So I did manage to find half the books I was looking for last week. The two Marvel entries. We take what we can get.
Nova #1, by Jeff Loveness (writer), Ramon Perez (writer/artist), Ian herring (colorist), Albert Deschesne (letterer) - Sam really looks like Viewtiful Joe there. Who Rich would be familiar with if Ultimate Marvel vs. Capcom 3 were in continuity. And maybe it is. Who can tell with Marvel these days?
Sam is helping Ego with an infestation, but has to hurry to school, but forgot to wear clothes under his Nova suit. So he humiliates himself in front of a girl, then does it again when he tries talking to her. Meanwhile, Richard is trying to adjust to being alive, and his father is dead now(?!) But it seems like whatever enabled Richard to be alive again is an infection, that may have escaped. Some remnant of the Cancerverse, or more specifically, the Many-Angeled Ones would seem the best guess.
OK, the problem here for me is this issue is 70% Sam, and only 30% Richard. Now I'm not one of those Richard Rider fans who hates Sam. Although I do tend to consider the fact he was a Jeph Loeb created character a strike against him, much like Red Hulk. That aside, I got nuthin' against him. However, in the words of Bulldozer of Easy Co., I got nuthin' for him, either. I suppose I should be grateful. His family and school related hijinks seem more similar to what I was expecting from the current Blue Beetle than that book is providing. But I'm not really into watching Sam strike out with a girl. If the book could do more of the outer space action stuff, that would be fine.
Ramon Perez and Ian Herring's combined art efforts are the high points. Perez switching to a more cartoonish style, similar to Chris Eliopoulos' maybe, for Sam's daydream sequence was nice, but just in general. The fight scene on Ego worked pretty well as a small piece of the issue, the design on the Sidri was nice, the way the colors make them this swirling shadow monster. Plus the "PLOIK" sound effect as Sam ineffectually tries blasting it. I like how Perez draws Richard's version of the costume. He still has the shoulder spikes he had after getting all of the Nova Force in Annihilation, but now they shift and mold depending on where his arms are. So they don't stab him in the neck when he extends his arms forward. It's a little thing, but it's a nice touch, and shows an attention to detail.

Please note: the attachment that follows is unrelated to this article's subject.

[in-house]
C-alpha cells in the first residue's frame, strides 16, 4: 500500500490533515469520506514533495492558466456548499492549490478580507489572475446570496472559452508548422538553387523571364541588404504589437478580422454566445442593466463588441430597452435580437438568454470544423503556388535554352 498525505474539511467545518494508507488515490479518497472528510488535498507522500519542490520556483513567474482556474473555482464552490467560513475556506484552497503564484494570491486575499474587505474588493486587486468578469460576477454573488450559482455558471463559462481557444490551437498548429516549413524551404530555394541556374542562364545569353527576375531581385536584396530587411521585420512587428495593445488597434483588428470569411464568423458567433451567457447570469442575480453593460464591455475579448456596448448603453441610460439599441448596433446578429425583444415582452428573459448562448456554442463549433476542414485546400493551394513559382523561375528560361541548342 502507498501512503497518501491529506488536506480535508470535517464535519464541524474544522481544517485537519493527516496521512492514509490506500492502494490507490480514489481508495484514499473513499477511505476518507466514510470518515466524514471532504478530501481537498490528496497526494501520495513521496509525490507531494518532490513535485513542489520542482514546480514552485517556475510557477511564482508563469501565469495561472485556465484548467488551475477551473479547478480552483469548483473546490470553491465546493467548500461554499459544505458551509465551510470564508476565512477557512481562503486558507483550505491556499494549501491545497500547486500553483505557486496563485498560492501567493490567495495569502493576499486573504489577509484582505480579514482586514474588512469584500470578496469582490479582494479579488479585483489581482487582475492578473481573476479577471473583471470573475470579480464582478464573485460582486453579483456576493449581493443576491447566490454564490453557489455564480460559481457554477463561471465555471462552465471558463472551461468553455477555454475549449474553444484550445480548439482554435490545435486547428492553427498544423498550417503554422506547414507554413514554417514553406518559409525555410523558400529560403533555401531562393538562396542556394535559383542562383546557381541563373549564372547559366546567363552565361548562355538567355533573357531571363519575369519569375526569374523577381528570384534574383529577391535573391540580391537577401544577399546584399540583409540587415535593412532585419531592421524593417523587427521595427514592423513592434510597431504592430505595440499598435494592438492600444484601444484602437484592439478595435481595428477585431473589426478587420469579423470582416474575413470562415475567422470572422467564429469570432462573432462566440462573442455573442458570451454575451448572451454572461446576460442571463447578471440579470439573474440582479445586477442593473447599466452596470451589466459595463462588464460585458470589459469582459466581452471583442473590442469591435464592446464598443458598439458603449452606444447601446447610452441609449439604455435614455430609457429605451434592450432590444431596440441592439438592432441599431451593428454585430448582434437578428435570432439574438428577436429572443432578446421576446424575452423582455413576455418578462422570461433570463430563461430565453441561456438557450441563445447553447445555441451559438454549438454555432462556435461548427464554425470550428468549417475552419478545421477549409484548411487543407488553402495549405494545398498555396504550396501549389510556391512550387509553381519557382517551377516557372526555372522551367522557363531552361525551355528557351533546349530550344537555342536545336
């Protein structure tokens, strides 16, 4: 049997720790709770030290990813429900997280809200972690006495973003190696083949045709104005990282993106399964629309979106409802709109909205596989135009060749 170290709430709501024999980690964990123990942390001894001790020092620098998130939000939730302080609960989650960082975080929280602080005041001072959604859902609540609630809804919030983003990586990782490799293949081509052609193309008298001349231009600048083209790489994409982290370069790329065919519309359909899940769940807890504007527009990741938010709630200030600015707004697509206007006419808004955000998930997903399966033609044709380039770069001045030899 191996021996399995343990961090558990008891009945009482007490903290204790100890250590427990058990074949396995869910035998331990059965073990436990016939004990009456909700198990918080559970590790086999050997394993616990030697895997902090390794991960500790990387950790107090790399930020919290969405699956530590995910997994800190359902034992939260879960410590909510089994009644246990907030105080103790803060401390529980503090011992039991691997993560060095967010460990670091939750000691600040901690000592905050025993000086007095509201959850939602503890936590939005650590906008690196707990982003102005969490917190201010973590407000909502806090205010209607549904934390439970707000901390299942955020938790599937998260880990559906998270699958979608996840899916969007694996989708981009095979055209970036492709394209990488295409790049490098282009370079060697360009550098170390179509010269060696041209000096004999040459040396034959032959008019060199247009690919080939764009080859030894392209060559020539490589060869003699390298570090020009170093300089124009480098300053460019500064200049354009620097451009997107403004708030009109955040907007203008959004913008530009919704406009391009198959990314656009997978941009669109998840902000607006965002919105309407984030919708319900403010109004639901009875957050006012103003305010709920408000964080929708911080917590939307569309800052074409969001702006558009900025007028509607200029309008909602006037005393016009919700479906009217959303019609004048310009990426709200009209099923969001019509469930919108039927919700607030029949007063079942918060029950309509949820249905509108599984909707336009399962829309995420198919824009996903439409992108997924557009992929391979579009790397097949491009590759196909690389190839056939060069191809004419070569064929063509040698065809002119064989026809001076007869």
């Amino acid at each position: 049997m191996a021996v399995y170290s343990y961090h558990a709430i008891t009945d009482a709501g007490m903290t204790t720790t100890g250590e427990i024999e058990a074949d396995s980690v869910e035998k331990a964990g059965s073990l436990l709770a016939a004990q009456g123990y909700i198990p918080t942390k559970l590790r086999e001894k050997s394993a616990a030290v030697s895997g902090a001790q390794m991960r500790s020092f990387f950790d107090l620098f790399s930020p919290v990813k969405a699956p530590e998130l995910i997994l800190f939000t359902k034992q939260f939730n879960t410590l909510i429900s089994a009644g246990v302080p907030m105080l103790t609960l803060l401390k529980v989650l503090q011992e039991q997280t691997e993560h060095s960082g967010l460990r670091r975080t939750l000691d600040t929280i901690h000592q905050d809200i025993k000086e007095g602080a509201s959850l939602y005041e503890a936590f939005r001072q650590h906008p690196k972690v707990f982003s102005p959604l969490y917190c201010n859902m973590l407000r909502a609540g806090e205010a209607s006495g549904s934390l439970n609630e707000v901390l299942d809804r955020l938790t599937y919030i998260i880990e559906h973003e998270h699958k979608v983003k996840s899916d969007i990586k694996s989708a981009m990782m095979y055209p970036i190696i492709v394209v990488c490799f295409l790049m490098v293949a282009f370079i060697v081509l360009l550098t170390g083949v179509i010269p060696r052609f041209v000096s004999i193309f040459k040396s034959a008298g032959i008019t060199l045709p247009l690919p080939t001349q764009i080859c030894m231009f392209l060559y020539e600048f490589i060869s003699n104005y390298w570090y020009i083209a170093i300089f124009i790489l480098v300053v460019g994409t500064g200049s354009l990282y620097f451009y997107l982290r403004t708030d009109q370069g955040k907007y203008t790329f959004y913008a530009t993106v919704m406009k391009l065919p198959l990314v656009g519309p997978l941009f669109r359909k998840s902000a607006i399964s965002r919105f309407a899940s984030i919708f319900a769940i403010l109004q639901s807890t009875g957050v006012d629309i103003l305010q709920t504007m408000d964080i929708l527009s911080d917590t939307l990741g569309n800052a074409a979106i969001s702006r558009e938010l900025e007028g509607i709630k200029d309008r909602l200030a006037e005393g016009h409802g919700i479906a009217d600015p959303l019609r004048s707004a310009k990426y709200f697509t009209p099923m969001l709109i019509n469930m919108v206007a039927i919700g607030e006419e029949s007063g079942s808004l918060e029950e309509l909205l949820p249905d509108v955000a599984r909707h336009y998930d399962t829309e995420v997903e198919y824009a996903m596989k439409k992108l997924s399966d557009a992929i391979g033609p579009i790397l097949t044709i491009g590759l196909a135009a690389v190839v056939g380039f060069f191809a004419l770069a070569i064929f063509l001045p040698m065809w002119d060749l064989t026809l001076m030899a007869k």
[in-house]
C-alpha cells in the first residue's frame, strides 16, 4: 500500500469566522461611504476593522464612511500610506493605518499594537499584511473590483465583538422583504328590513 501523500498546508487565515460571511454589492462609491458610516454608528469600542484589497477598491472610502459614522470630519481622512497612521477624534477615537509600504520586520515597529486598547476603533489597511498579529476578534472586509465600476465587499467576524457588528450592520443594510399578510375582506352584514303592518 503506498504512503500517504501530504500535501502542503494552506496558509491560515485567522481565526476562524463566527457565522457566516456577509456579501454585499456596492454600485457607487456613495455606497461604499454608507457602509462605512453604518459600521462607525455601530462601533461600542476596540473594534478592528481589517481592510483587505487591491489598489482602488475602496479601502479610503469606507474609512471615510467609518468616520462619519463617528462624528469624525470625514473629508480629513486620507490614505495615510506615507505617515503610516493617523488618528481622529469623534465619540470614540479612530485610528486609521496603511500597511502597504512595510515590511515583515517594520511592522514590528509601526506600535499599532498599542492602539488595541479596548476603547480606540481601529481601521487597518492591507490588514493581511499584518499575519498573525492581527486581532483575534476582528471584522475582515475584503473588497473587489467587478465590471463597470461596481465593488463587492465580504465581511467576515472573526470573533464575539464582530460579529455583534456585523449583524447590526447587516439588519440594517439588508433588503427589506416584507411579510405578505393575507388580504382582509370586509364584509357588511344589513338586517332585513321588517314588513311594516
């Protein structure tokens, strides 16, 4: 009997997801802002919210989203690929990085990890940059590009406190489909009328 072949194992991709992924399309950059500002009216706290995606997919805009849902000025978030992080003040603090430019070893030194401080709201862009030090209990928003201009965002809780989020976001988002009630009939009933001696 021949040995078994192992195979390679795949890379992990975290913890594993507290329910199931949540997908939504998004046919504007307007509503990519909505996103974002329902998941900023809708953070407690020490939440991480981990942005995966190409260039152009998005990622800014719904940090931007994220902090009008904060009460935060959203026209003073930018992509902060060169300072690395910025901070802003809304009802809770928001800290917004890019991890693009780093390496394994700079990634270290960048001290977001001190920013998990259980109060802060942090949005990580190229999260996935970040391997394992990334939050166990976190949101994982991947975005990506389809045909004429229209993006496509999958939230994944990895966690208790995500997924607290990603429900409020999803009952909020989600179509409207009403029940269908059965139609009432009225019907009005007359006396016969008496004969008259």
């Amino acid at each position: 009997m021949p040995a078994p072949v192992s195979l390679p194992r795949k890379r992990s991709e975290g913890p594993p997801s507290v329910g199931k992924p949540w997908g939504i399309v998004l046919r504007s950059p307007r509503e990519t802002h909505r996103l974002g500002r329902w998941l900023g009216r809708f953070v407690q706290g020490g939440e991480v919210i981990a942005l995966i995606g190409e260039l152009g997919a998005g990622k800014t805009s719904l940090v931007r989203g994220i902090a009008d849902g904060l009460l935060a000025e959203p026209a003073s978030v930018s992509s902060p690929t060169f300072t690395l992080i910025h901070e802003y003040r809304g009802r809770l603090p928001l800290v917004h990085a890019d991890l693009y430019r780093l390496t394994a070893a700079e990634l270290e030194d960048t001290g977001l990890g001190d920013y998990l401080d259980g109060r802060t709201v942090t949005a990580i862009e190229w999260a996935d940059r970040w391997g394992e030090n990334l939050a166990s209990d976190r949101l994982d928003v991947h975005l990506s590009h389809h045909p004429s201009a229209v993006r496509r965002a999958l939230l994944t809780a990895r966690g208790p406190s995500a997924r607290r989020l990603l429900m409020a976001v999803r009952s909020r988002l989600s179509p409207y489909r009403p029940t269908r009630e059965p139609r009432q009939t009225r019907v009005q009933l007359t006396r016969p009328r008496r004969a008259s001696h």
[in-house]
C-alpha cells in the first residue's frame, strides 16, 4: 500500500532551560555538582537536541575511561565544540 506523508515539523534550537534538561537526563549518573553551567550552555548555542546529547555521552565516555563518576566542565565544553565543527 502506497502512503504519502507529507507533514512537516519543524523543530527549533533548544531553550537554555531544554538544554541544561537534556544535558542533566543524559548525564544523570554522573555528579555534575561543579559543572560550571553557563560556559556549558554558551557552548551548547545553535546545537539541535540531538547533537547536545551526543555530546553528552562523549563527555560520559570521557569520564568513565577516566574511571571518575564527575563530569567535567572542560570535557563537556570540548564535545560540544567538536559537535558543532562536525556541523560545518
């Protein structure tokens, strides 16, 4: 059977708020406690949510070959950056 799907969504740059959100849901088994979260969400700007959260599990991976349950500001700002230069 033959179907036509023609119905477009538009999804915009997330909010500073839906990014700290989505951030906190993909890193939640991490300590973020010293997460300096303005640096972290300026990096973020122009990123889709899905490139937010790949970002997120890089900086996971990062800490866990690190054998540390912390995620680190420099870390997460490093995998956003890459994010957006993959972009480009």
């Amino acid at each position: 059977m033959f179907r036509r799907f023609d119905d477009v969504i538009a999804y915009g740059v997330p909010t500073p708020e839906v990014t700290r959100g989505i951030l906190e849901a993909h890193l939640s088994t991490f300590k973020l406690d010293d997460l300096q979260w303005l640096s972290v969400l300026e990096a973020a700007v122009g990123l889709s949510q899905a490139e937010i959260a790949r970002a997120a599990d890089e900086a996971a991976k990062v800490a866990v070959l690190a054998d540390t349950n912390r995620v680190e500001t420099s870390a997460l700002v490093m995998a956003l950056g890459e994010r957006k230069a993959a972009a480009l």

Will the book be pretty enough for me to stick with it long enough for Richard to get some more page time? We'll see.
Wade and Preston are cleansed of any traces of the virus, Wade more painfully than Preston, and try to figure out who Madcap got it from. They fail utterly, and then accuse Adsit of hosting Madcap. But no, he's just stress-eating. So Wade calls a time-traveler to produce a cure for the virus - Stryfe. It's never a good thing when Stryfe starts showing up in your comics. Perhaps this is a ploy by Madcap to hurt Deadpool some more - by killing his audience.
I don't know why Wade shot Adsit's telescope. Because he's stressed and reverting to bad habits I guess. That's been happening for awhile already, as the Avengers gig falls apart, or because Wade can't keep this many balls in the air successfully for this long. Or maybe because he just doesn't care enough.
The artwork is fine. Lolli and Villanelli draw everything fine. Nothing feels terribly inspired in the art, but this whole issue feels like padding anyway. Here's a panel of Deadpool and Preston attacking wizards. Here's a panel of Wade harassing some poor jamoke at the Hellfire Club. Like being forced to dress in those stupid period outfits with the frills and powdered wigs isn't punishment enough. Point being, let's just get the fucking big showdown started already. Let's have a little more of Madcap versus Deadpool in this story about Madcap versus Deadpool. I would like to say something more about the art, but there's nothing that jumps out at me. Nothing that I really like or hate. It tells the story, everything is easy to follow and understandable, but nothing extraordinary.